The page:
Arbroath man pens blues song for Bamse

Eddie with the Bamse statue.
Eddie with the Bamse statue.

An Arbroath song writer has penned a blues song about Montrose favourite Bamse and his maritime endeavours, as part of a new album entitled ‘Bluescotland Sky’.

Released on June 8, it’s an album of 10 songs about 10 different places in Scotland.

Eddie Cairney, a trained musician, blues/rock pianist and song writer was inspired by the Saint Bernard when he wrote his song ‘Big Dog Blues’.

He knew the story and was interested in the links with wartime Norway.

He said: “I like to write songs with words you can hear.”

Eddie often plays in sheltered housing schemes and old folks homes. He said: “I like to give pleasure with my music.”

He hopes to play the song, which can be found on YouTube, at next year’s Mofest.

Andrew Orr, co-author of the book Sea Dog Bamse said: “This is a charming and tuneful blues song which recounts Bamse’s story with amusement and affection.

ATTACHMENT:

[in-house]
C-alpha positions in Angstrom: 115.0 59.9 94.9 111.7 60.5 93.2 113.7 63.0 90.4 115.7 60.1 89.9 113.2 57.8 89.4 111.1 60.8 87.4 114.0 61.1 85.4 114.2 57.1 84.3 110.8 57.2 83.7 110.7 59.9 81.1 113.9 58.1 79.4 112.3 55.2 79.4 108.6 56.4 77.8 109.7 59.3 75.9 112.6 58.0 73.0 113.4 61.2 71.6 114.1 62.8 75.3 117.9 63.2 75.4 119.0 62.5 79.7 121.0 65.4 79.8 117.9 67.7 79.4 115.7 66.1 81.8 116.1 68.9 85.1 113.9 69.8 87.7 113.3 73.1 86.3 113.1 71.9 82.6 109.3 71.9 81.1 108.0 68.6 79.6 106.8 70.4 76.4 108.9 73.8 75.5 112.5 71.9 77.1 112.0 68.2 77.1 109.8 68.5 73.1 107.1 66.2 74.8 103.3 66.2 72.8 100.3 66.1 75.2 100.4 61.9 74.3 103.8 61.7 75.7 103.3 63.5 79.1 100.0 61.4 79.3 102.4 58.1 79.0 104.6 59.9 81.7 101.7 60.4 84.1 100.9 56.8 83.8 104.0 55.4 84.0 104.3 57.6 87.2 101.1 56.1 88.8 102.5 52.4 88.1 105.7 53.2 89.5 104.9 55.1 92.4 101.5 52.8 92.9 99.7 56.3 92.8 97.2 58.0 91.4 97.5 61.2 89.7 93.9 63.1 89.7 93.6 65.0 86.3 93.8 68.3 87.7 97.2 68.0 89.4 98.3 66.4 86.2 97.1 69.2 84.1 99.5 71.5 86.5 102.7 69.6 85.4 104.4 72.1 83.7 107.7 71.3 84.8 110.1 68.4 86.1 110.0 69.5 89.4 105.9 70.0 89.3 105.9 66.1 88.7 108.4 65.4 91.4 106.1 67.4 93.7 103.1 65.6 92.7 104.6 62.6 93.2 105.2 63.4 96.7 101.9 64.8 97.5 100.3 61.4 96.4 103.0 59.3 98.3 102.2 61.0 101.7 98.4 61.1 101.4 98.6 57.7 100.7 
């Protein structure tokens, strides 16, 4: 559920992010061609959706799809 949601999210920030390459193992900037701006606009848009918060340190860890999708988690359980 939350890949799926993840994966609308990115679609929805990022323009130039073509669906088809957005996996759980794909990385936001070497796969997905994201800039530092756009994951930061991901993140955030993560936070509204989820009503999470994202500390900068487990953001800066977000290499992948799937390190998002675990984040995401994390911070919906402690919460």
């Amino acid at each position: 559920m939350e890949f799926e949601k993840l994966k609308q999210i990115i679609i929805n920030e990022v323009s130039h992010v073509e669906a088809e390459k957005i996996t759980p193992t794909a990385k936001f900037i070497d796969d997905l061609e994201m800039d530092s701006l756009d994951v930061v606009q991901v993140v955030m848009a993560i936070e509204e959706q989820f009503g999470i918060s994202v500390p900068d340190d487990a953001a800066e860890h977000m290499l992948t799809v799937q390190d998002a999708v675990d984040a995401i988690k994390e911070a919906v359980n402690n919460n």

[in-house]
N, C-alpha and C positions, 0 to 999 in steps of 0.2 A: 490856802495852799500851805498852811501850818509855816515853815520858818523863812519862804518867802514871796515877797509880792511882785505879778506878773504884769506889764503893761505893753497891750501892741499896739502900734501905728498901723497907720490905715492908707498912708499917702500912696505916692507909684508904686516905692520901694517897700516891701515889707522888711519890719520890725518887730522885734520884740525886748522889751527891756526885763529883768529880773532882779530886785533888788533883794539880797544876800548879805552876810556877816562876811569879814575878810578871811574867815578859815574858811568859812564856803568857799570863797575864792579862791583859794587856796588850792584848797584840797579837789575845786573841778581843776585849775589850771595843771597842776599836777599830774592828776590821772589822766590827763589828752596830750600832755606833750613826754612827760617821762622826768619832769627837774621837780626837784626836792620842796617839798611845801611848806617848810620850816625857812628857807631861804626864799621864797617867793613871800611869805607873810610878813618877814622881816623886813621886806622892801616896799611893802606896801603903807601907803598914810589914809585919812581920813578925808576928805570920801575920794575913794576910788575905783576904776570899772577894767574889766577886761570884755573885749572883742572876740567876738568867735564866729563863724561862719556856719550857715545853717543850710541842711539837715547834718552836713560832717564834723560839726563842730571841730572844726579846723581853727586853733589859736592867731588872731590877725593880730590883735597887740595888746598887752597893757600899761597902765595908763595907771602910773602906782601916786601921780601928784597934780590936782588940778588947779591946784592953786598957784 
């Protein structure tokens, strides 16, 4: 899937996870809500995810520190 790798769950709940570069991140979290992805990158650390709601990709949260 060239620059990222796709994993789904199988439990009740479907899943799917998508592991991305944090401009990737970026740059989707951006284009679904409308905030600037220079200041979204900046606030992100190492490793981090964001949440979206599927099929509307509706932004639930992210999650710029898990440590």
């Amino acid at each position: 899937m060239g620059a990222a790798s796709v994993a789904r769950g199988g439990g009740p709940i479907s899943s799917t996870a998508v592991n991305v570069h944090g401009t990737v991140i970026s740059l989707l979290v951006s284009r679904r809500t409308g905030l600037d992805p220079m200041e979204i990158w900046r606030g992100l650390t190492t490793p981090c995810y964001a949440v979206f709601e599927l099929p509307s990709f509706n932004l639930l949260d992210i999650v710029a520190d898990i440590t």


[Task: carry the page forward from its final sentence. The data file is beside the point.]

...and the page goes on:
“We know very well that Bamse liked to listen to music, and occasionally joined in with a howl! I’m sure he would have loved this number.”

The first verse of ‘Big Dog Blues’ goes:

A big dog in a sailor’s hat

That’s quite a sight ye’d agree wi that

He joined the navy at the age o’ three

Bamse Hafto said I’ll have tae free

My beautiful country from the Nazi yoke

And kick out that nasty wee Hitler bloke

So he made his way to Scotland’s shores

To serve his country on all fours


Big dog blues the big dog blues

He’d face a’ dangers and he’d ne’r’ refuse

Big dog blues the big dog blues

He was the top dog wi’ the allied crews

He more than covered a’ his union dues